Experimental and numerical investigation of the progressive collapse of steel frames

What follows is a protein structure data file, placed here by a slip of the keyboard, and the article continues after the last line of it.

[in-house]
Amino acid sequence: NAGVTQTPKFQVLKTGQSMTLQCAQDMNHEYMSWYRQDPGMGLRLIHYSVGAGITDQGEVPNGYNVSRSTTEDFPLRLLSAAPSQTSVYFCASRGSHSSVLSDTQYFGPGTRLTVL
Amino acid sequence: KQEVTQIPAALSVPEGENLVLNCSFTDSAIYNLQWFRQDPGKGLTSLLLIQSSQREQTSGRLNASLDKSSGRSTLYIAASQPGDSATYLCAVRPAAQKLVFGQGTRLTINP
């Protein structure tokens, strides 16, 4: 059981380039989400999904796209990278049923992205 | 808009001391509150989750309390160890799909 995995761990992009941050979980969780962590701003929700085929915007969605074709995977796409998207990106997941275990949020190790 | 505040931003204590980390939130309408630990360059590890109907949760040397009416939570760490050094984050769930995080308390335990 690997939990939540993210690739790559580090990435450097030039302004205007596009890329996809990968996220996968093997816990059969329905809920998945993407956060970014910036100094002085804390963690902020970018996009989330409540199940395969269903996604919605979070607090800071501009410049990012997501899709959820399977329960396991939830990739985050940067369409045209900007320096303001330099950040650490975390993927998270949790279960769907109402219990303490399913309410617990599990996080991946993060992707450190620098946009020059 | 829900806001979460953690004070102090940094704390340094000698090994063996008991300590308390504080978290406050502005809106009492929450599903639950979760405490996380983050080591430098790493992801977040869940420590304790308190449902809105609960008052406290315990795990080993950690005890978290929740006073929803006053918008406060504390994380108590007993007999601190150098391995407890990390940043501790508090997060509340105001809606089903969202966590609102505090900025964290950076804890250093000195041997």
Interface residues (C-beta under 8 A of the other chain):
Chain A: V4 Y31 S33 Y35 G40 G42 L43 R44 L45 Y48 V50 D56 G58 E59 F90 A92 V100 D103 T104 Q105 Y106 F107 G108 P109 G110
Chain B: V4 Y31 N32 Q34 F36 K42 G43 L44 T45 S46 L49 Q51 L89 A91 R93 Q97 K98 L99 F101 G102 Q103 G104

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The purpose of this dissertation is to experimentally evaluate the sequence of failures in steel buildings leading to progressive collapse and, within a multi-hazard design perspective, investigate whether earthquake-resistant design details can enhance the resistance to collapse. While various numerical studies have examined this issue, experimental collapse studies have been limited to single connections, without development of a structure-level load redistribution mechanism, or to miniature frames that cannot adequately capture the post-yield, large-deformation behavior of the structural elements. In this context, a multi-hazard approach is adopted, where a seismically designed structure is subjected to an extreme event (e.g. blast or impact), leading to the instant removal of a primary structural element, such as a base column. Two 1/3 scale three-story, two-bay steel frames, a special moment resisting frame (WMRF) and a post-tensioned energy dissipating frame (PTED) designed and previously tested for seismic performance on earthquake simulators, were adapted for quasi-static collapse testing by simulating the structural response after the sudden failure of a column. A sliding mechanism was designed, which permitted the frames to be tested up to large displacements, while providing realistic boundary conditions. High capacity hydraulic actuators implemented the gravity loading, by 'pushing down' the frame to the point of inability to sustain the load. The experiments demonstrated the capacity of the frame specimens to prevent the triggering of a progressive collapse sequence for expected design loads, after the removal of a base vertical load-bearing element. The WMRF specimen provided further resistance through wide-spread yielding at members' ends and connection panel zones, until a series of fractures compromised its strength. On the other hand, the collapse resistance of the PTED specimen was primarily dependent on the ultimate ductility and failure mode of the wire strands that provided the post-tensioning force. The sequence of damage in both frames is identified and traced back to the measured resistance. Supplementary numerical analyses using both commercial and research-oriented software attempt to replicate the experimentally observed global behavior deep into the inelastic, large-displacement range. The tracking of the damage sequence during the push-down tests provides new insight into the simplified macroscopic idealization of the post-peak force vs. displacement behavior (damage) of steel framed structures, particularly with respect to the modeling approach. The degradation of both steel frames can be captured using parallel bi-linear spring models with rapid strength loss after achieving a given strain. The numerical models are able to capture the salient features of the global collapse behavior measured in the experiments.